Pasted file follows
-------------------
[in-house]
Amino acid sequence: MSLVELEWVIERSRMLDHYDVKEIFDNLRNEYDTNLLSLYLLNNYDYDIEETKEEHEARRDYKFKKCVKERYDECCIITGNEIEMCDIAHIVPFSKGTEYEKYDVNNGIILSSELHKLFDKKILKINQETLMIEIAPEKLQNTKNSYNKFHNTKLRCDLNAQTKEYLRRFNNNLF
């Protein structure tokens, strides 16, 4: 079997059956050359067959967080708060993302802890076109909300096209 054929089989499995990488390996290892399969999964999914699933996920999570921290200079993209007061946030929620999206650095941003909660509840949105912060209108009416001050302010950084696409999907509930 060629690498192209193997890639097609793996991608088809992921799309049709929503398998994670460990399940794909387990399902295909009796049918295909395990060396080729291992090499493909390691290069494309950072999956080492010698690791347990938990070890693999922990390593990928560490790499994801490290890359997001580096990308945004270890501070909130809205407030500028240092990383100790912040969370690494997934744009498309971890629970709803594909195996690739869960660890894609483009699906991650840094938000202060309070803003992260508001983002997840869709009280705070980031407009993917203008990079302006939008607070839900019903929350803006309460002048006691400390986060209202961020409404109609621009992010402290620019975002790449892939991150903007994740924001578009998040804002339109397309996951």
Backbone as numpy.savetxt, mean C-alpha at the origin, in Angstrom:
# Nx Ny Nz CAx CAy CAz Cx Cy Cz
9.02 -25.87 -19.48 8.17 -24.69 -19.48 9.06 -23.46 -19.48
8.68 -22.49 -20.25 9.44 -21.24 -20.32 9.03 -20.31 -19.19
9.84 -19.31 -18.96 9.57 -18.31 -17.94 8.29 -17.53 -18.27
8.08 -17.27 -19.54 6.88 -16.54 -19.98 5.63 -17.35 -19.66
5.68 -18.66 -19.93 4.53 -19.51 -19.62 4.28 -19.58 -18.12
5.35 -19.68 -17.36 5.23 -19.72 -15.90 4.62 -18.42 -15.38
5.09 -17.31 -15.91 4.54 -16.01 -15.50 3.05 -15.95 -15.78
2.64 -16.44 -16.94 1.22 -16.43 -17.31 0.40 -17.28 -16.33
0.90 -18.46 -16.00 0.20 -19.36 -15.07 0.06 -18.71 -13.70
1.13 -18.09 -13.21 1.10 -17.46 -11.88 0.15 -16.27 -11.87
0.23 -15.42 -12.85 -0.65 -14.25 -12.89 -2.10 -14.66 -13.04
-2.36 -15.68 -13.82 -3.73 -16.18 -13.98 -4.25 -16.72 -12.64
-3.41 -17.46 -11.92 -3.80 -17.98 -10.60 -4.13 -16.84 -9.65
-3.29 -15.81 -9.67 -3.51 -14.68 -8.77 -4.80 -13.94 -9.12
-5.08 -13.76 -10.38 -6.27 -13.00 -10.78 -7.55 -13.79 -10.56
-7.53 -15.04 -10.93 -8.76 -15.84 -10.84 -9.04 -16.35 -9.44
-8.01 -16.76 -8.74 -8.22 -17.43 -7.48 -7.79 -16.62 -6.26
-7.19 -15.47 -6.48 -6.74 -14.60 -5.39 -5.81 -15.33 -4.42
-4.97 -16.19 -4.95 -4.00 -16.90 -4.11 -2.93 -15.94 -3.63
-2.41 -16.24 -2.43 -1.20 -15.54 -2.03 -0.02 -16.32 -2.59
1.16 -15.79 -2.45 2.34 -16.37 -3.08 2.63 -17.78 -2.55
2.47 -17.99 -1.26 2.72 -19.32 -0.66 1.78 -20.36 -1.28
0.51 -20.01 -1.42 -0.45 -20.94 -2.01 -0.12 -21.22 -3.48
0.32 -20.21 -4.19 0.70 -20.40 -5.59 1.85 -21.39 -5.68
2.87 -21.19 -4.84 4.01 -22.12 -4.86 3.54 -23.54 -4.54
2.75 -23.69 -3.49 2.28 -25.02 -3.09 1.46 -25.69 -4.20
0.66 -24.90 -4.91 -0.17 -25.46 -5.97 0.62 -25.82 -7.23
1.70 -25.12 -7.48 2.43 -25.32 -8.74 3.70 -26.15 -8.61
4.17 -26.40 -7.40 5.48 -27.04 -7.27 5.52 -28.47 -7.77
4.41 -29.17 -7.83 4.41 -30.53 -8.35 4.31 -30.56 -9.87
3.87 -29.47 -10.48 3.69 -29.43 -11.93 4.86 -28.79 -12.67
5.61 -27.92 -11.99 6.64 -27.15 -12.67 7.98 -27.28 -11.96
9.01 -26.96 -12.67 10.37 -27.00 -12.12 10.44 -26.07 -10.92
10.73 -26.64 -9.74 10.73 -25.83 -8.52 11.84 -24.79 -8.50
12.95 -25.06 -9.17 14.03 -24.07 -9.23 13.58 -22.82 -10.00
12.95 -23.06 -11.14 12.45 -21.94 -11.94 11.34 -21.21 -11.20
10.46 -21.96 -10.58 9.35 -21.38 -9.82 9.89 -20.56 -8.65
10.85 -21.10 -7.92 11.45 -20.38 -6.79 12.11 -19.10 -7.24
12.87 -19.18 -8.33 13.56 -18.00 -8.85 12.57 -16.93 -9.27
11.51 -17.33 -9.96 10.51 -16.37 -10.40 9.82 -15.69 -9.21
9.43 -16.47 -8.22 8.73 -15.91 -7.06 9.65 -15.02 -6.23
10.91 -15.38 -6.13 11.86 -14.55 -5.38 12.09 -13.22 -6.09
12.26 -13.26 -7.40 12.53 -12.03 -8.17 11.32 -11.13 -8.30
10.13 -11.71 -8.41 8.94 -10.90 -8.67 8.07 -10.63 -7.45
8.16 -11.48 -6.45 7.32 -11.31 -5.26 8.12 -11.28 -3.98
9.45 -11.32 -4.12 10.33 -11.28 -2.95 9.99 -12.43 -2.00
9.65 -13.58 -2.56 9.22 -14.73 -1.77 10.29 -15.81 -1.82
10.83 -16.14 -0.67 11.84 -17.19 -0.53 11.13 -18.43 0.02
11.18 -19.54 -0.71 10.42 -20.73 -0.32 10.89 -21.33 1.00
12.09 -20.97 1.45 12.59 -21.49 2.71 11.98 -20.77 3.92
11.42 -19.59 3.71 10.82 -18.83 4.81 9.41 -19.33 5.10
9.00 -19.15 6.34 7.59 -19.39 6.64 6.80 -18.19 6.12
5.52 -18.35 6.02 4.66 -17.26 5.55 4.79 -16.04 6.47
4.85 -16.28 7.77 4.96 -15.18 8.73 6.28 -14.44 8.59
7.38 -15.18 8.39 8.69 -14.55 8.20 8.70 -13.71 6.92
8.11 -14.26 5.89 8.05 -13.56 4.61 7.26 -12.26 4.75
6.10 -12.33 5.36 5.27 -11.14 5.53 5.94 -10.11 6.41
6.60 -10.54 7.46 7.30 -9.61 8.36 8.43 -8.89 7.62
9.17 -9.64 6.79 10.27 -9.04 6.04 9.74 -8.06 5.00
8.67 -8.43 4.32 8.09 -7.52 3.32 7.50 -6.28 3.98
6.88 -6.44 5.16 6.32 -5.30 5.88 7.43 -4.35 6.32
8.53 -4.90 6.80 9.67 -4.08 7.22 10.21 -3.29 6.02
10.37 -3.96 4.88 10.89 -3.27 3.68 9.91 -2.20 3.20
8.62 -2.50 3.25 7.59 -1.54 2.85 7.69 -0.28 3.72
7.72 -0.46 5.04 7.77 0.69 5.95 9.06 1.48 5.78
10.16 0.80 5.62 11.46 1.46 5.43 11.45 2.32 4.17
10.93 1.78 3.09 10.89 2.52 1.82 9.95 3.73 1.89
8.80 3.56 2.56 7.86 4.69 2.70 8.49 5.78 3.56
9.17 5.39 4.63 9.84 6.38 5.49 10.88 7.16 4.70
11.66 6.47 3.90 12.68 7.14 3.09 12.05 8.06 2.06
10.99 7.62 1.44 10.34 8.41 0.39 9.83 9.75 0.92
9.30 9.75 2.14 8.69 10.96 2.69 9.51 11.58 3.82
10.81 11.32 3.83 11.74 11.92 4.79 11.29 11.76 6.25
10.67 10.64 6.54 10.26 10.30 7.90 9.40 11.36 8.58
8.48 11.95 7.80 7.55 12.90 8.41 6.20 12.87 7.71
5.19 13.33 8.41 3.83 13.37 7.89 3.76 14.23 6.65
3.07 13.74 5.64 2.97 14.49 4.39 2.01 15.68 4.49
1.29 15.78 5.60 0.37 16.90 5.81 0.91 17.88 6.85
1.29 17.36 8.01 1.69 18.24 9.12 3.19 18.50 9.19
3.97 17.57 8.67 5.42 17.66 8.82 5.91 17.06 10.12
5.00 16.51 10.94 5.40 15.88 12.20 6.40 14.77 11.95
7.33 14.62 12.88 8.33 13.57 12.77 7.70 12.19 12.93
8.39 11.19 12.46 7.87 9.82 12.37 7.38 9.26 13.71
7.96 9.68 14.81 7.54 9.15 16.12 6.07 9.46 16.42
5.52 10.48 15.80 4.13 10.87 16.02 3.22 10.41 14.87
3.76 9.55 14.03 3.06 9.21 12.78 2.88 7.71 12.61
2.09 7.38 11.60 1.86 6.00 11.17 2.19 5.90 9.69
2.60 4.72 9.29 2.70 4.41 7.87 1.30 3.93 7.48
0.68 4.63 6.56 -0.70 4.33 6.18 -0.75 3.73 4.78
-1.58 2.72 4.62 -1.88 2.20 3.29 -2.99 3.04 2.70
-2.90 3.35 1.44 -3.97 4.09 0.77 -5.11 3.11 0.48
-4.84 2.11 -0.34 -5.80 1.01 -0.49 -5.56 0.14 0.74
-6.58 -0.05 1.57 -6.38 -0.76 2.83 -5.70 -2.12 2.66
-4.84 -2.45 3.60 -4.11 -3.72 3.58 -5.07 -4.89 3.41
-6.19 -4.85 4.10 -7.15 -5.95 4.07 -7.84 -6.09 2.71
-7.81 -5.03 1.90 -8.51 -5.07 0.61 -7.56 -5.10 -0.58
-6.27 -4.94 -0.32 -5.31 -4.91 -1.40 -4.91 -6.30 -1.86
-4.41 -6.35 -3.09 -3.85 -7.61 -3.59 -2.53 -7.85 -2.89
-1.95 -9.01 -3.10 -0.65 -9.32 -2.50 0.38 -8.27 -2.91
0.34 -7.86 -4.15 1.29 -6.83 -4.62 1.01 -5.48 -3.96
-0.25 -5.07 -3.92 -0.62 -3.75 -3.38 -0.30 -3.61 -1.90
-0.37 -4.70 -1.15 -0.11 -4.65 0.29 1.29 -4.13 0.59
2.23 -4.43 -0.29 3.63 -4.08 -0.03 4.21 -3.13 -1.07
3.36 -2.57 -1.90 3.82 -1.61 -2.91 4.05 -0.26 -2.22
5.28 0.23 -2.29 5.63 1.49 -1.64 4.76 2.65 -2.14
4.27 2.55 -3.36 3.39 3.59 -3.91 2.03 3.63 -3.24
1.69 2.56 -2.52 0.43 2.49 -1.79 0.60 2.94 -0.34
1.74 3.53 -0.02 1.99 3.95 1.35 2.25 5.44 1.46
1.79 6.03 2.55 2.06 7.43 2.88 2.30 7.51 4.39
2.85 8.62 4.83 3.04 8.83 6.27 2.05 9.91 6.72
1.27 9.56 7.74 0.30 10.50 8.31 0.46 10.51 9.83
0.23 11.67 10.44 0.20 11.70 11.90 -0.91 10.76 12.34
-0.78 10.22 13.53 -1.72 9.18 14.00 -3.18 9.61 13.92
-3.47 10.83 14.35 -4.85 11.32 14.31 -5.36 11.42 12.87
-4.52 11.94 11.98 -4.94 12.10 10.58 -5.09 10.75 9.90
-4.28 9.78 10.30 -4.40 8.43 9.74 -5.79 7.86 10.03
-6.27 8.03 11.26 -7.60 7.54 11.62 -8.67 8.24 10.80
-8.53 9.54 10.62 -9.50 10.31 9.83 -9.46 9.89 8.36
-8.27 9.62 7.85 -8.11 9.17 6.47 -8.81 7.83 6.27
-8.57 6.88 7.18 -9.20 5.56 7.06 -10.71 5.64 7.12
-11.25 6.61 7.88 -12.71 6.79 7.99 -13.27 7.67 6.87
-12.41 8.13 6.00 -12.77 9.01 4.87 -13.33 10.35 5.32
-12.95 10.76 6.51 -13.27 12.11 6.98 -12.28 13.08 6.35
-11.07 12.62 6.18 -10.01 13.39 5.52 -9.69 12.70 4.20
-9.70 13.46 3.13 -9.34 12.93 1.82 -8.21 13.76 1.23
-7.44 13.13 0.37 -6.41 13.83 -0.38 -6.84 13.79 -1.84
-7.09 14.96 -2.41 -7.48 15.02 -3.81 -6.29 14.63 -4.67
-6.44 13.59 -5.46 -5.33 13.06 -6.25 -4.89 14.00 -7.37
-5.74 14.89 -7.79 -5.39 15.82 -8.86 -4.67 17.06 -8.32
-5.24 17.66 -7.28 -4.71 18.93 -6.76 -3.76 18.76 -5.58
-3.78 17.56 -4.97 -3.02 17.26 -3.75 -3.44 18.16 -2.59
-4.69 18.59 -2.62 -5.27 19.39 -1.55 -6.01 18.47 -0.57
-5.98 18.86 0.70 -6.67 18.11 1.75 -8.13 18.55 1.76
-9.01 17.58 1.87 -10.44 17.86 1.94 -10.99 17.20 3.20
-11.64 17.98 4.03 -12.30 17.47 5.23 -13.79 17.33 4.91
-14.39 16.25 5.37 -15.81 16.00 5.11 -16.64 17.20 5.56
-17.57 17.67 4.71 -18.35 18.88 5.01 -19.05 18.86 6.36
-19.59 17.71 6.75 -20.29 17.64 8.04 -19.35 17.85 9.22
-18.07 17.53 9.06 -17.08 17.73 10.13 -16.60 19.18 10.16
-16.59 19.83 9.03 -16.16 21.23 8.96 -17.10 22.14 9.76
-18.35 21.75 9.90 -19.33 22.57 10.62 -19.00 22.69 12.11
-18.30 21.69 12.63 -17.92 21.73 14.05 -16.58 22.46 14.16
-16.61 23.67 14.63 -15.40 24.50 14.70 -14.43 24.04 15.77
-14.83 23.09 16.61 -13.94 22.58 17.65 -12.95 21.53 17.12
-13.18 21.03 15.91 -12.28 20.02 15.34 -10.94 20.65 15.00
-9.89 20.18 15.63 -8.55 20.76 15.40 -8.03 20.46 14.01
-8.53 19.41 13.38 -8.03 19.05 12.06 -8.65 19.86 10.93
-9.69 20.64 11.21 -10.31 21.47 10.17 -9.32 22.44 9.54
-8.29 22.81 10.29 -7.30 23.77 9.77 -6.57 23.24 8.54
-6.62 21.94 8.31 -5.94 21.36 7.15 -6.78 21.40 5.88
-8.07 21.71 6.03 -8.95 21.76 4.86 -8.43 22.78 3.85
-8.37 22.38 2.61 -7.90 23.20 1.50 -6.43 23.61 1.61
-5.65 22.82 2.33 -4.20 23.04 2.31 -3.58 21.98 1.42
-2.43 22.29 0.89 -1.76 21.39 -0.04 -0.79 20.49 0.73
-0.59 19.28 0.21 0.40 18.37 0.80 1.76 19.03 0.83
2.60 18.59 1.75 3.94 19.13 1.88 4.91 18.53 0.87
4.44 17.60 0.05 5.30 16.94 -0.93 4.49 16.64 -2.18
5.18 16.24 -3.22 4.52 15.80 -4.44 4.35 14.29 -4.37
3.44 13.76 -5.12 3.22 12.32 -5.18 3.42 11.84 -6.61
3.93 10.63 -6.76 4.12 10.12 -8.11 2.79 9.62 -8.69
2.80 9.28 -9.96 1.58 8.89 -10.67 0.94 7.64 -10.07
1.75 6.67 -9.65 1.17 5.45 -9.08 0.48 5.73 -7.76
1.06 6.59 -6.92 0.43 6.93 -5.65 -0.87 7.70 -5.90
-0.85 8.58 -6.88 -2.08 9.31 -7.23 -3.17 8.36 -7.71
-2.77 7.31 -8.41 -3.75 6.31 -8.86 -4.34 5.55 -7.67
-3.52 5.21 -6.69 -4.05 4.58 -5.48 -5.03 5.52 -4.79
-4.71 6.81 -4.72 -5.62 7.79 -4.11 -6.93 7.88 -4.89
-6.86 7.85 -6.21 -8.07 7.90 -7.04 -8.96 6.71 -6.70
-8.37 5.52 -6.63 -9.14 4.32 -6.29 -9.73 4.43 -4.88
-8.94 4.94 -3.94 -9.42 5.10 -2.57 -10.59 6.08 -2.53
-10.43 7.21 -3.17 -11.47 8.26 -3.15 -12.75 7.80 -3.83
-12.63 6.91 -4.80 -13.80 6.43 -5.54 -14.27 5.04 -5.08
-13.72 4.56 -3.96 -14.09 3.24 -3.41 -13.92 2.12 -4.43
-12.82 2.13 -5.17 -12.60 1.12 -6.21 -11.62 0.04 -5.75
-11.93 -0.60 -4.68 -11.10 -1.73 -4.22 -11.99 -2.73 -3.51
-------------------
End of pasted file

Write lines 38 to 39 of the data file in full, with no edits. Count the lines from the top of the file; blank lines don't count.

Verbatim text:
9.01 -26.96 -12.67 10.37 -27.00 -12.12 10.44 -26.07 -10.92
10.73 -26.64 -9.74 10.73 -25.83 -8.52 11.84 -24.79 -8.50